Scientists identify first 'quantum entangled' animal in history

WION Web Team
Washington, United States Published: Dec 27, 2021, 10:57 PM(IST)

Colored scanning electron micrograph (SEM) of a "water bear," or tardigrade Photograph:( Twitter )

Story highlights

They are microscopic multicellular organisms known to tolerate extreme physiochemical conditions through a latent state of life known as cryptobiosis

Scientists have identified the first ''quantum entangled'' animal in history in a recent study.

Called frozen tardigrade, they are microscopic multicellular organisms known to tolerate extreme physiochemical conditions through a latent state of life known as cryptobiosis.

“Their proportions are a little bit similar to a bear’s, and they’re kind of cute, at least some of them are cute to some people," Roger Chang, a Harvard University molecular biologist who studies tardigrades, said.

Also read | Scientists discover hidden passageway beneath Panama through which wind from Earth's middle layer blows

Quantum and biological systems are seldom discussed together as they seemingly demand opposing conditions. Life is complex, “hot and wet” whereas quantum objects are small, cold and well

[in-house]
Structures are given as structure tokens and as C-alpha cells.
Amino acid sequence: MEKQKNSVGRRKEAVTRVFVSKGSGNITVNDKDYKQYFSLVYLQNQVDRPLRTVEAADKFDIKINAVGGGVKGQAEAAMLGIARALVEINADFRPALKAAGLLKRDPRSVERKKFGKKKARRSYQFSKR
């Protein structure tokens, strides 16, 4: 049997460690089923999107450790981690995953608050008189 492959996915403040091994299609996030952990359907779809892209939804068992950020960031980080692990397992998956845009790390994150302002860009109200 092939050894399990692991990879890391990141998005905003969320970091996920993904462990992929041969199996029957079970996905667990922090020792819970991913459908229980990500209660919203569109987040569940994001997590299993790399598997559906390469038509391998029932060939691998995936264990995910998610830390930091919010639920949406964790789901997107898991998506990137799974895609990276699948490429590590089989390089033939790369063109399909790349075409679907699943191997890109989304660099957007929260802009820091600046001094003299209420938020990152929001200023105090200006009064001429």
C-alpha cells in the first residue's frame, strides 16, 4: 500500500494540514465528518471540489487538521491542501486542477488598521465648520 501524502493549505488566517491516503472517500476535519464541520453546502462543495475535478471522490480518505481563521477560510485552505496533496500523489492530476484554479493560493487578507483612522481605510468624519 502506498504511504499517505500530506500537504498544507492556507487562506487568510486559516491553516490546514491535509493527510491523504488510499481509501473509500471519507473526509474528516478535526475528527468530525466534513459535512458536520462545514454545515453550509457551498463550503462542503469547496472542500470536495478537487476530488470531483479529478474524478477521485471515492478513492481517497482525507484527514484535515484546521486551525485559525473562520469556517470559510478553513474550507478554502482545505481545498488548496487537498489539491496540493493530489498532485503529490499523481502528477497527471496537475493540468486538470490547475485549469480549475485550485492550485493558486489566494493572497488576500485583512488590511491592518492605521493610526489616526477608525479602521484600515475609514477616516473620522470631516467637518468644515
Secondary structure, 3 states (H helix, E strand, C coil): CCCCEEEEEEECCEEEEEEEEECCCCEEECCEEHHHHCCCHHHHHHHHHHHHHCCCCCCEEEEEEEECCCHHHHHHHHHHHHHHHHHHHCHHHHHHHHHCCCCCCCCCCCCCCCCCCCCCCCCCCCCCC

controlled.

In the study, researchers observed the coupling between the animal in cryptobiosis and a superconducting quantum bit and prepared a highly entangled state between this combined system and another qubit. The tardigrade itself is shown to be entangled with the remaining subsystems. 

Also read | Scientists discover new muscle layer in human jaw that helps it in stabilisation

According to Douglas Natelson, Department Chair of physics and astronomy at Rice University in Texas, "What the authors did here was put a tardigrade on top of the capacitive parts of one of two coupled qubits."

''The tardigrade is mostly (frozen) water, and here it acts like a dielectric, shifting the resonance frequency of the one qubit that it sat on,'' he added.

Meanwhile, former physicist Ben Brubaker said "The qubit is an electrical circuit, and putting the tardigrade next to it affects it through the laws of electromagnetism we've known about for more than 150 years." 

The researchers have claimed that the investigation is perhaps the closest realisation combining biological matter and quantum matter available with present-day technology.

"While one might expect similar physical results from inanimate objects with similar composition to the tardigrade, we emphasize that entanglement is observed with [an] entire organism that retains its biological functionality post-experiment," the team concluded in their paper.

"At the same time, the tardigrade survived the most extreme and prolonged conditions it has ever been exposed to."

(With inputs from agencies)

Read in App